Cognitive Behavioural Therapy- “People are disturbed not by things, but by the view which they take of them”

“People are disturbed not by things, but by the view which they take of them” -Albert Ellis founder of the first form of CBT.


Cognitive Behavioural Therapy (CBT) is a psychotherapy based on the cognitive model: the way that individuals perceive a situation determines their reaction more than the situation itself. 


The key idea underlying cognitive behavioural therapy is that our thought patterns (cognition) and interpretations of life events greatly influence how we behave and, ultimately, how we feel.


According to CBT, our pattern of thinking is like wearing a pair of glasses that makes us see the world in a specific way. CBT creates an awareness of how these ‘lenses’ or thought patterns create our reality and determine how we behave. In CBT we work on creating awareness of this process. CBT emphasises the need to identify, challenge, and modify how a situation is viewed.


CBT was originally developed to help people suffering from depression. Subsequently its methods were extended widely to address a range of psychological issues including, anxiety disorders, PTSD, bipolar mood disorder, eating disorders and substance misuse. In recent years its scope of application has mushroomed and it has even been used with elite sports competitors to enhance performance.


CBT is problem specific, goal oriented, and structured. The context is supportive and the techniques are combined with a collaborative one to one therapeutic relationship. At the beginning of sessions an agenda for the session is agreed to ensure that the therapy is focused.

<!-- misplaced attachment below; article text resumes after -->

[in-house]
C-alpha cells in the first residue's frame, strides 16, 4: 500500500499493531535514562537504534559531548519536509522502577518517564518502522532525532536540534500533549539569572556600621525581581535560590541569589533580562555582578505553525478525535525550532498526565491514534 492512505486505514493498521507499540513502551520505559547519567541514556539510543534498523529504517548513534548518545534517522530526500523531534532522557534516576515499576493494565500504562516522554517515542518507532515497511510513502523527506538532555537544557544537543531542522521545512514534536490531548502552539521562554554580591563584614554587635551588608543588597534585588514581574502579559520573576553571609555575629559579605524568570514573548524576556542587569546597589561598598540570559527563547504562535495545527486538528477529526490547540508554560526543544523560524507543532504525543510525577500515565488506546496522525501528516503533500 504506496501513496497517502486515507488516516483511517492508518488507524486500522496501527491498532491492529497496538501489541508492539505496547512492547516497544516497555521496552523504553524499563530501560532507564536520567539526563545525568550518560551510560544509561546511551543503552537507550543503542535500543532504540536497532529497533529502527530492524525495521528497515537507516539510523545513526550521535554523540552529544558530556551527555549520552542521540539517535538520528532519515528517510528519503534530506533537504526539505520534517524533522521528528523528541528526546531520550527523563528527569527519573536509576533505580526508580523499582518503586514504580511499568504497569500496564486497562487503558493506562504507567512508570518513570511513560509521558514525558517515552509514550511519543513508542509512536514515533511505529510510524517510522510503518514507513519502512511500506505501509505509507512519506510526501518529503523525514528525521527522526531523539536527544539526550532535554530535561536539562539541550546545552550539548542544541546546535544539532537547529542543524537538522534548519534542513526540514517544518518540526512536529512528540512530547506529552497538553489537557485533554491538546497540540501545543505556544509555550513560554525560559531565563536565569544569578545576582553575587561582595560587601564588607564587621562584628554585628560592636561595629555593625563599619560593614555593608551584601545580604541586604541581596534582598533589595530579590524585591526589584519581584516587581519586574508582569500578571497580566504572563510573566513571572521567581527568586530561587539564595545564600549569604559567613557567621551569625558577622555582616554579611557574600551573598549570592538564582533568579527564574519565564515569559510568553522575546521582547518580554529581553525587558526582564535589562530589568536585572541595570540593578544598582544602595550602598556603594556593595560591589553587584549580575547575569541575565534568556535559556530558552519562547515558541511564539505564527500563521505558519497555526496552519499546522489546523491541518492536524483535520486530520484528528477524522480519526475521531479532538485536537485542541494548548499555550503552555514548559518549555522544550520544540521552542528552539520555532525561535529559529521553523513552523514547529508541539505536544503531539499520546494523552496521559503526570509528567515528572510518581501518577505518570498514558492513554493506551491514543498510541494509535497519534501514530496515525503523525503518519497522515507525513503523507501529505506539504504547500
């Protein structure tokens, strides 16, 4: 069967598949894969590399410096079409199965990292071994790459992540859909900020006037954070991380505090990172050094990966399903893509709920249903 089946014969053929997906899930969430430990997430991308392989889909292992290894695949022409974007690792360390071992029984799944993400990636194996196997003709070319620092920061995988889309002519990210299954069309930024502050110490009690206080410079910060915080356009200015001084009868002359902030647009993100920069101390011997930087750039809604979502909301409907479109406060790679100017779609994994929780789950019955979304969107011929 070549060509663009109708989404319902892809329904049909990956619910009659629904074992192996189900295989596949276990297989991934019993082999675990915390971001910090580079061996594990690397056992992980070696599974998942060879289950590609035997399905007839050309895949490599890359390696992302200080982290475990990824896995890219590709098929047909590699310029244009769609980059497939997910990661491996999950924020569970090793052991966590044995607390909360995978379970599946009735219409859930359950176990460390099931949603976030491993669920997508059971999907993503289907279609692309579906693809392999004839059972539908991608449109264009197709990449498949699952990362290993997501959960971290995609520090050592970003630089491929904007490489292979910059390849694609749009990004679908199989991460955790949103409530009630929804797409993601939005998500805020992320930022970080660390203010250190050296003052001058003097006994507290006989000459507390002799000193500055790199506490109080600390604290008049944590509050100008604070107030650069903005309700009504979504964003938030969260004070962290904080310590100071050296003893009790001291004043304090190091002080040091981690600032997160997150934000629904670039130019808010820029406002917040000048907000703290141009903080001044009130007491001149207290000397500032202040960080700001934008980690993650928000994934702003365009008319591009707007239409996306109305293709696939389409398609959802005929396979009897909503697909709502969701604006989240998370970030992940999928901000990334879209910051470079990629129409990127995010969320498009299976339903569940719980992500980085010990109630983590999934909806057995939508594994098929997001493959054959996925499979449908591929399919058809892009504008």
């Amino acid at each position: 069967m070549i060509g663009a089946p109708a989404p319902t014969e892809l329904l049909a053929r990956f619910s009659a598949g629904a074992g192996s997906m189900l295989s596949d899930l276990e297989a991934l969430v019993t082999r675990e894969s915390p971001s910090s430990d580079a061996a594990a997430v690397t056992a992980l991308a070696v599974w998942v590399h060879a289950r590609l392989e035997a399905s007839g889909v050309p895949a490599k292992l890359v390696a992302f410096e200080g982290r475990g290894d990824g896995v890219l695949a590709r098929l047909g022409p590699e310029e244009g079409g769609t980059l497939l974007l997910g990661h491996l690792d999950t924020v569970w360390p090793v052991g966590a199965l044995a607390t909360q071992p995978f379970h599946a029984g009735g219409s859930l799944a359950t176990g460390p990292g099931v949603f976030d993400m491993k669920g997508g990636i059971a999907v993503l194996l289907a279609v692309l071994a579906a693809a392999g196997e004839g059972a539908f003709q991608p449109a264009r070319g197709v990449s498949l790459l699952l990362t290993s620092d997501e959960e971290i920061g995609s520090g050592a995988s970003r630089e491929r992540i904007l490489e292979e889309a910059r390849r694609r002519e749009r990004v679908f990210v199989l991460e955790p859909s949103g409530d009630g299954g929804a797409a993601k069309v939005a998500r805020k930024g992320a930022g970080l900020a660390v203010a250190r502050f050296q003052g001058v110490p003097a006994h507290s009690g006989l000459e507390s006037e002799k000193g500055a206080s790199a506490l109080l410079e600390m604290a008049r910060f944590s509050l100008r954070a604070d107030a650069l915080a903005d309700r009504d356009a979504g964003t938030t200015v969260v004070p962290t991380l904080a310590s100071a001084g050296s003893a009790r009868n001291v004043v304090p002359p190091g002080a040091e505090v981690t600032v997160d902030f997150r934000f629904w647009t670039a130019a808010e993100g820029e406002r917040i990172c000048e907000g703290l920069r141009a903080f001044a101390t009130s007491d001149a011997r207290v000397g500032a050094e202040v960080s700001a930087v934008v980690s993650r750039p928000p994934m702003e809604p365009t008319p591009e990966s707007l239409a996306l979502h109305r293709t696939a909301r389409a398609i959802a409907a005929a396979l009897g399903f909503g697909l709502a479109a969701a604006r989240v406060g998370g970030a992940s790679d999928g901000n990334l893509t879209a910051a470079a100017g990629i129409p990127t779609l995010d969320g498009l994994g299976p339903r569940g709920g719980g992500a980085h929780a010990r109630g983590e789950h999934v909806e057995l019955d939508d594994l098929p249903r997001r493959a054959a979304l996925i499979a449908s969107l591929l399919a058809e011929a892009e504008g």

Techniques used in a session may include: developing awareness of automatic thoughts, seeing a situation from different perspectives, gradually increasing exposure to things that are feared and letting go of generalisations and all or nothing thinking. Towards the end of a session ‘homework’ is set for the client to work on in between sessions. Homework may include doing behavioural experiments to test underlying assumptions or keeping a mood record. Mindfulness exercises may also be included during sessions or as homework.


CBT is a short-term therapy that lasts anywhere from one to twenty sessions.


If you would like to know more about our therapy programme that we offer or you would like to book a consultation, please call 01273 282045 or email



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